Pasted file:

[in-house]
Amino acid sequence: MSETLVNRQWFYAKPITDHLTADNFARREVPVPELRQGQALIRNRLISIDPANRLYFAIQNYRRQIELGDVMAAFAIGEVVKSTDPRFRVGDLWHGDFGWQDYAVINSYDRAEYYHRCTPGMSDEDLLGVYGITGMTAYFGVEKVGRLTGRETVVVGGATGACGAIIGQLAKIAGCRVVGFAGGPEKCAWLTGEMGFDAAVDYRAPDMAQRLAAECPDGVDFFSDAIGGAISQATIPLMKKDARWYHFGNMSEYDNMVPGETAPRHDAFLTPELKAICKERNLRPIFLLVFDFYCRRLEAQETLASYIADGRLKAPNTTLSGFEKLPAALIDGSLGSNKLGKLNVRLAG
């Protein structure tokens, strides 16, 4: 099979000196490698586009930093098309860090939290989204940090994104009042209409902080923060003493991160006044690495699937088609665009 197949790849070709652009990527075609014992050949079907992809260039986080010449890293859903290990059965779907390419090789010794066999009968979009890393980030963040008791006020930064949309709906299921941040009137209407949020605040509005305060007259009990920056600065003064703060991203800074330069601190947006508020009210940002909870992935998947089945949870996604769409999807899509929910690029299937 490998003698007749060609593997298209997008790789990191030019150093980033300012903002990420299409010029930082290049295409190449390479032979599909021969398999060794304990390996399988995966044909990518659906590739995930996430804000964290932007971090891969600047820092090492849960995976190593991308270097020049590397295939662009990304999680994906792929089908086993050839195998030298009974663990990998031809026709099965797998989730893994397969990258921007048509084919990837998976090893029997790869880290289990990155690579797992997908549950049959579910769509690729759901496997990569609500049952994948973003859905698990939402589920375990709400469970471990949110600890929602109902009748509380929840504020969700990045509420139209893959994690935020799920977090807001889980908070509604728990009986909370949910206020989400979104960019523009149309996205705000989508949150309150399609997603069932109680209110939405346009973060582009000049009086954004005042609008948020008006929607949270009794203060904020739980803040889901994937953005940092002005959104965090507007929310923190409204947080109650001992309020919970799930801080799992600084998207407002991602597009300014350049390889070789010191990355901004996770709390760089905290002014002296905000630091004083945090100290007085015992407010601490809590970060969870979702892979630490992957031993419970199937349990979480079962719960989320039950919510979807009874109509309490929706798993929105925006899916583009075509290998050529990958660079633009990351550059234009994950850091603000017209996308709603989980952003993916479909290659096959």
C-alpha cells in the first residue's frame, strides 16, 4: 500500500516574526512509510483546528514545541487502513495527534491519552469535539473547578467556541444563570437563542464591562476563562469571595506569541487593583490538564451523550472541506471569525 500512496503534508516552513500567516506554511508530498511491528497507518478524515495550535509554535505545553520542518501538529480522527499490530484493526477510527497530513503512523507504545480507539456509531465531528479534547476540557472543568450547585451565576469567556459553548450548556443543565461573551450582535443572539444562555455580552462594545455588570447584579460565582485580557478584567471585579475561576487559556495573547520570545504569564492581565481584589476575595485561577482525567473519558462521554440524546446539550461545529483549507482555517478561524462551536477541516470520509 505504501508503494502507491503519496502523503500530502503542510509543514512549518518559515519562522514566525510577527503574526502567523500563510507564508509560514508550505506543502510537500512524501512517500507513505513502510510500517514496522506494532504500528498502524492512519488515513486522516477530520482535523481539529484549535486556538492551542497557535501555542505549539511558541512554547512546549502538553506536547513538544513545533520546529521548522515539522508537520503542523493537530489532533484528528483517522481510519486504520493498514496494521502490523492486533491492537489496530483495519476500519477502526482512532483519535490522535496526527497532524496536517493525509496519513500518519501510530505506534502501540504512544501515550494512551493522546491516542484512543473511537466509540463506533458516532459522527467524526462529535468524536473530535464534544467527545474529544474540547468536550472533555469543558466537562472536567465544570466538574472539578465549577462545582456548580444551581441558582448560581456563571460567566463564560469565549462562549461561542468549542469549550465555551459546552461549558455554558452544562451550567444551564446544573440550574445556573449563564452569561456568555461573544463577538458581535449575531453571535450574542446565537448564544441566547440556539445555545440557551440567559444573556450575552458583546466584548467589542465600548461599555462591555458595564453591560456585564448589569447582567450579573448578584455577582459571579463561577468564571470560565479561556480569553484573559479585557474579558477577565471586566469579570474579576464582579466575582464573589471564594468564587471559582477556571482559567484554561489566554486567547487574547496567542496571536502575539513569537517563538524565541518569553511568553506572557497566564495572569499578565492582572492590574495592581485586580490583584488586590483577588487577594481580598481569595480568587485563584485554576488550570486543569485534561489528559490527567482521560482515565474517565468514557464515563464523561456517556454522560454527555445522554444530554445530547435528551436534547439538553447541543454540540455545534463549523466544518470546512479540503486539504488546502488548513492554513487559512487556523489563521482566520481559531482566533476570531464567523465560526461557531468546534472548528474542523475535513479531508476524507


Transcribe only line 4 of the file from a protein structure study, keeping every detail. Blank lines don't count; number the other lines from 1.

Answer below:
C-alpha cells in the first residue's frame, strides 16, 4: 500500500516574526512509510483546528514545541487502513495527534491519552469535539473547578467556541444563570437563542464591562476563562469571595506569541487593583490538564451523550472541506471569525 500512496503534508516552513500567516506554511508530498511491528497507518478524515495550535509554535505545553520542518501538529480522527499490530484493526477510527497530513503512523507504545480507539456509531465531528479534547476540557472543568450547585451565576469567556459553548450548556443543565461573551450582535443572539444562555455580552462594545455588570447584579460565582485580557478584567471585579475561576487559556495573547520570545504569564492581565481584589476575595485561577482525567473519558462521554440524546446539550461545529483549507482555517478561524462551536477541516470520509 505504501508503494502507491503519496502523503500530502503542510509543514512549518518559515519562522514566525510577527503574526502567523500563510507564508509560514508550505506543502510537500512524501512517500507513505513502510510500517514496522506494532504500528498502524492512519488515513486522516477530520482535523481539529484549535486556538492551542497557535501555542505549539511558541512554547512546549502538553506536547513538544513545533520546529521548522515539522508537520503542523493537530489532533484528528483517522481510519486504520493498514496494521502490523492486533491492537489496530483495519476500519477502526482512532483519535490522535496526527497532524496536517493525509496519513500518519501510530505506534502501540504512544501515550494512551493522546491516542484512543473511537466509540463506533458516532459522527467524526462529535468524536473530535464534544467527545474529544474540547468536550472533555469543558466537562472536567465544570466538574472539578465549577462545582456548580444551581441558582448560581456563571460567566463564560469565549462562549461561542468549542469549550465555551459546552461549558455554558452544562451550567444551564446544573440550574445556573449563564452569561456568555461573544463577538458581535449575531453571535450574542446565537448564544441566547440556539445555545440557551440567559444573556450575552458583546466584548467589542465600548461599555462591555458595564453591560456585564448589569447582567450579573448578584455577582459571579463561577468564571470560565479561556480569553484573559479585557474579558477577565471586566469579570474579576464582579466575582464573589471564594468564587471559582477556571482559567484554561489566554486567547487574547496567542496571536502575539513569537517563538524565541518569553511568553506572557497566564495572569499578565492582572492590574495592581485586580490583584488586590483577588487577594481580598481569595480568587485563584485554576488550570486543569485534561489528559490527567482521560482515565474517565468514557464515563464523561456517556454522560454527555445522554444530554445530547435528551436534547439538553447541543454540540455545534463549523466544518470546512479540503486539504488546502488548513492554513487559512487556523489563521482566520481559531482566533476570531464567523465560526461557531468546534472548528474542523475535513479531508476524507